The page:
First Fiction Friday: Landscape with the Fall of Icarus
June 11, 2020
This first fiction for author Zsolt Alapi is sure to spark the attention of anyone who loves art and literature.
Landscape with the Fall of Icarus (DC Books) follows a first-person account of one mans obsession with the allegory of Pieter Bruegel’s painting of the same name and W.H. Auden’s interpretation of it in his famous poem, Musée des Beaux Arts. Darkly humorous, explicit, and full of word play, this book takes on the all-too-human plight of suffering and the search for meaning.
The author:Zsolt Alapi is a short story writer, editor, and critic whose work has appeared in Canada, the U.S., Great Britain, and France. He ran Siren Song Publishing, which featured edgy fiction that follows the path forged by the Beat and post-Beat writers of the latter part of the 20th century.
Why you need to read this now:Landscape with the Fall of Icarus establishes a unique genre of writing: a picaresque/confessional novel whose main theme is the value of art and literature in the world. Told through the first- person voice of Stephen, Landscape is the story of obsession, erotic desire, and redemption. Stephen is obsessed with the allegory of Pieter Bruegel’s painting and W.H. Auden’s interpretation of it in his famous poem, Musée des Beaux Arts, a work that explores the issue of suffering and human apathy. In his life as a teacher of literature and as a writer, Stephen searches for meaning and relevance, both in his life’s work and in his failed relationships, only to reach an existential crisis and to attempt suicide.
Landscape with the Fall of Icarus, Pieter Bruegel the Elder (1558)
Following his recovery in a mental hospital and his subsequent follow-up with his psychiatrist with whom he has a comically adversarial relationship, Stephen takes an inner journey into his past, reflecting on his exile from his home in Eastern Europe to his immigration to Canada, his failed relationships, and his quest for meaning through what is paradoxically his greatest love and his greatest disappointment. Replete with literary allusions, sly humor, bitter irony, and explicitly rendered eroticism, Landscape with the Fall of Icarus takes the reader on an unforgettable journey through the streets of Montreal and through the labyrinth of the narrator’s psyche, revealing a complex individual whose search for love and meaning reflects an ageless human quest.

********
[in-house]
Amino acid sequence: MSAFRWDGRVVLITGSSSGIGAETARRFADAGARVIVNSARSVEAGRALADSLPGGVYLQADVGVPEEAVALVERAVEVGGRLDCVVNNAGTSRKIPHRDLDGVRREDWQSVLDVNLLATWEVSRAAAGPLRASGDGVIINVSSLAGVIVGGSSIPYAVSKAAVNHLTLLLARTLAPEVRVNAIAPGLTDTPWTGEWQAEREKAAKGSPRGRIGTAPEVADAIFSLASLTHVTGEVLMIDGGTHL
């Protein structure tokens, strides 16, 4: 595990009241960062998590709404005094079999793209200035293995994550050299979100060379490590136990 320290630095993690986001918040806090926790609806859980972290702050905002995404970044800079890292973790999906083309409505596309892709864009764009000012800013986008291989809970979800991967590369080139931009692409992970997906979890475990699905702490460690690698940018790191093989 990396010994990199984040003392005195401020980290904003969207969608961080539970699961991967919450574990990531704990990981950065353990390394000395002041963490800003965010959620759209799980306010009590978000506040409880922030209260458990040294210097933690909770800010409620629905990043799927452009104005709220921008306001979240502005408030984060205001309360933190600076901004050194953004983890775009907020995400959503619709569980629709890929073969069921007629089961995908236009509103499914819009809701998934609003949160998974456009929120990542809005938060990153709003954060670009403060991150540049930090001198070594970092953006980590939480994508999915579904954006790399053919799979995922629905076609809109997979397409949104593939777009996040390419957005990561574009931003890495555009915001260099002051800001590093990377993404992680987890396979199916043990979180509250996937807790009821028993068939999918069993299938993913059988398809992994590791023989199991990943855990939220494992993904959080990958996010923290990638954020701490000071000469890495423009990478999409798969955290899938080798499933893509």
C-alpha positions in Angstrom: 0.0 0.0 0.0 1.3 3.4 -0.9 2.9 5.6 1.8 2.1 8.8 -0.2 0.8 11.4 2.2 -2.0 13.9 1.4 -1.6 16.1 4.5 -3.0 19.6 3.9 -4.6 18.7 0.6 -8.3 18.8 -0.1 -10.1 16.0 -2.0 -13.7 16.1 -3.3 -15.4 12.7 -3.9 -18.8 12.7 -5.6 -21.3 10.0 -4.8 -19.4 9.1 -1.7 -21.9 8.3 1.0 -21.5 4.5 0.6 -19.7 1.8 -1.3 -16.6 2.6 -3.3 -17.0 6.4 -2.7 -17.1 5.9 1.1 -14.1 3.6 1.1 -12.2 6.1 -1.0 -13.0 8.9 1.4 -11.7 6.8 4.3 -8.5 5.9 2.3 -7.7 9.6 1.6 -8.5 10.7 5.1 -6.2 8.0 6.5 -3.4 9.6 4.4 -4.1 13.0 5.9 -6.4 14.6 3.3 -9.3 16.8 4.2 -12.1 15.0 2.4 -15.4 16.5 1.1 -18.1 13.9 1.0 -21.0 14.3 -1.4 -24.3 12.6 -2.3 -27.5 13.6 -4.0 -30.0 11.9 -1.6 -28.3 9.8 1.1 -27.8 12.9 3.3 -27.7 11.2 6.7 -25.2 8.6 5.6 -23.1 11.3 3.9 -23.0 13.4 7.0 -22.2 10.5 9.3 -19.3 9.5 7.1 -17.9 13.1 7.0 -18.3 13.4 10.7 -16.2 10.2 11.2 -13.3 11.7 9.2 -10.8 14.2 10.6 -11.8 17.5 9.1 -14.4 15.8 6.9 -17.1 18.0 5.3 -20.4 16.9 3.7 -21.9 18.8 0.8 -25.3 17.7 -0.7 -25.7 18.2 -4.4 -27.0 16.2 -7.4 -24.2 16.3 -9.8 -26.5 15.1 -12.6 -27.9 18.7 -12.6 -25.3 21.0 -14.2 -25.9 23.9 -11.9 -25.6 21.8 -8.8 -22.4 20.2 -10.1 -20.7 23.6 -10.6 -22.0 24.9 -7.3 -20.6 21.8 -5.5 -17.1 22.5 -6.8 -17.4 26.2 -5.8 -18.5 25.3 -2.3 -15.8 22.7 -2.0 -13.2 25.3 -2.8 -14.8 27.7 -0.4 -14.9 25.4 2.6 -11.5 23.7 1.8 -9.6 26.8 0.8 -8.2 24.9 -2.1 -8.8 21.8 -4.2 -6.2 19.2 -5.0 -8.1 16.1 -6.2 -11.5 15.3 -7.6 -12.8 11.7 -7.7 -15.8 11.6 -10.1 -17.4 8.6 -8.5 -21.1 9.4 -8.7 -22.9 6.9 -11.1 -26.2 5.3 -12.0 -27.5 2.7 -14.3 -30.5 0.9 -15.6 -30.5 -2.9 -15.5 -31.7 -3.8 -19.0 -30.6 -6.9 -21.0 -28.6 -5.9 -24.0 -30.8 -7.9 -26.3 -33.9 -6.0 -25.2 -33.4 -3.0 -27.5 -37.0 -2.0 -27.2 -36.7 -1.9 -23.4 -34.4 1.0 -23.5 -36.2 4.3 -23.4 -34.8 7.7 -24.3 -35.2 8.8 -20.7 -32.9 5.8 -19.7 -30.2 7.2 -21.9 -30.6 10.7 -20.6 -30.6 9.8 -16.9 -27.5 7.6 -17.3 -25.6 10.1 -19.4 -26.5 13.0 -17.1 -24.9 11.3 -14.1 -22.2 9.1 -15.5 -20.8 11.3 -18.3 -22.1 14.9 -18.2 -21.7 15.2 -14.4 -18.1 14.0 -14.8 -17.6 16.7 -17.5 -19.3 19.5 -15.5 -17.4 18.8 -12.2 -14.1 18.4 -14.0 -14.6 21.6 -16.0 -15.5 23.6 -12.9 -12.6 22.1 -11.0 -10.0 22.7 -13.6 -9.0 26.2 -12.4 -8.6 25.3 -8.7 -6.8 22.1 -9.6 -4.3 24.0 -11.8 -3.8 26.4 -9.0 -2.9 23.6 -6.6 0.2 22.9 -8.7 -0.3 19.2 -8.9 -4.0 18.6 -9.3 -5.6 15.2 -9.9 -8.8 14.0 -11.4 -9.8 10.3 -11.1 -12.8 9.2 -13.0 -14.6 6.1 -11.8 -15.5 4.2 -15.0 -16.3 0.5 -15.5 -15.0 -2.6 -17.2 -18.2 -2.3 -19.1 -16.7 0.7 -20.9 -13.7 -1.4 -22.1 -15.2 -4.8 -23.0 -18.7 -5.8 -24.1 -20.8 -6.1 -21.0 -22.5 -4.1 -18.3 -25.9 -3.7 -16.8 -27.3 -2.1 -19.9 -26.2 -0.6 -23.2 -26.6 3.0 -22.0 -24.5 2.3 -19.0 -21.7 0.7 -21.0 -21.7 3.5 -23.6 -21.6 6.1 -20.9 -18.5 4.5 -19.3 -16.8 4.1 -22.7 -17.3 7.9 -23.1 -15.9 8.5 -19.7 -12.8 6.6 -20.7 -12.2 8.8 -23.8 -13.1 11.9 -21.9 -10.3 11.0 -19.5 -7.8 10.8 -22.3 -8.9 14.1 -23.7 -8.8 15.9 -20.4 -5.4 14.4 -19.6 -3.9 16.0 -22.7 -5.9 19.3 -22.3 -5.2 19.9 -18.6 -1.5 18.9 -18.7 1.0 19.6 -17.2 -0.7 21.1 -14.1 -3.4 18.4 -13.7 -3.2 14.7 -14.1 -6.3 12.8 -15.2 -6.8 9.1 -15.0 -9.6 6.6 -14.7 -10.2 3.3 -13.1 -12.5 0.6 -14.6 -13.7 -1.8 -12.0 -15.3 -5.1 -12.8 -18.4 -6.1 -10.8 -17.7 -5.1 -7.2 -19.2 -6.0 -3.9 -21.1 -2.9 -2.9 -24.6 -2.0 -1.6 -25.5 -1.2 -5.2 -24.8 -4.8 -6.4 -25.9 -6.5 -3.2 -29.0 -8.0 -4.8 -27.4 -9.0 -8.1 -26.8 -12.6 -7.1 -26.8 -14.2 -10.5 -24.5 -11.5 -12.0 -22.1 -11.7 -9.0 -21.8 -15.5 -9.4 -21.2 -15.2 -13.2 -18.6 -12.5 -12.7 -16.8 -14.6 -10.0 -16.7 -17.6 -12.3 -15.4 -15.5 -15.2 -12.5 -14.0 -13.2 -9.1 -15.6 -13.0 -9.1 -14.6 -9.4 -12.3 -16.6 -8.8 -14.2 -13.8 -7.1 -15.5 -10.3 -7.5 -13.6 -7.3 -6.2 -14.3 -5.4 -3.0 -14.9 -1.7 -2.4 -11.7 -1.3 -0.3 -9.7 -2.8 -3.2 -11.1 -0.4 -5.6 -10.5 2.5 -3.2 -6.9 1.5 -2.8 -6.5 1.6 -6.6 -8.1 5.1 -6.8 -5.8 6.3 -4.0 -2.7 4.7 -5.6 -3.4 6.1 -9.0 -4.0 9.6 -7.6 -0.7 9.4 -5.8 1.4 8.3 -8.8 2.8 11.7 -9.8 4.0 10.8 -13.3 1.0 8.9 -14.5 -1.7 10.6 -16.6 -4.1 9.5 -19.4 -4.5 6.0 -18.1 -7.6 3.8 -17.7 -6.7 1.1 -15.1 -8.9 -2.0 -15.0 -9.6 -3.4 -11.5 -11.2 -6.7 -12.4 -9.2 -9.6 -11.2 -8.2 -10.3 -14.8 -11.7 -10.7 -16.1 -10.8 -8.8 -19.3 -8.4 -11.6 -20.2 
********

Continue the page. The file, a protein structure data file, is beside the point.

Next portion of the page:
This is a novel for readers who love art and literature, but it is simultaneously accessible to anyone who values the complexity of the immigrant experience, of broken relationships, and of the struggle to reclaim meaning in a world that dismisses value and matters of the spirit. Written in a fast-paced, engaging style, the novel wrenches the reader through a gamut of emotions from darkly humorous absurdity to the profound wonder and value of language in telling our human stories. Reading Landscape with the Fall of Icarus, the reader will be left to ponder the larger questions of how to find meaning in everyday relationships, how to find value through love, and how to find compassion and meaning despite one’s failings. It is both a memorable journey through exile, failure, and despair, to a deep reflection on the value of art in our lives and how telling our life story is both a reckoning and an act of reclamation of our deepest spiritual yearnings.
X +Y=this book: Combining the dark humour and explicitness of Henry Miller and Charles Bukowski with the erudite word-play of Nabokov, Gaddis, and Pynchon, Landscape with the Fall of Icarus moves effortlessly from the poetic to the erotic and from the gritty to the heartbreaking, often in the space of a single paragraph.
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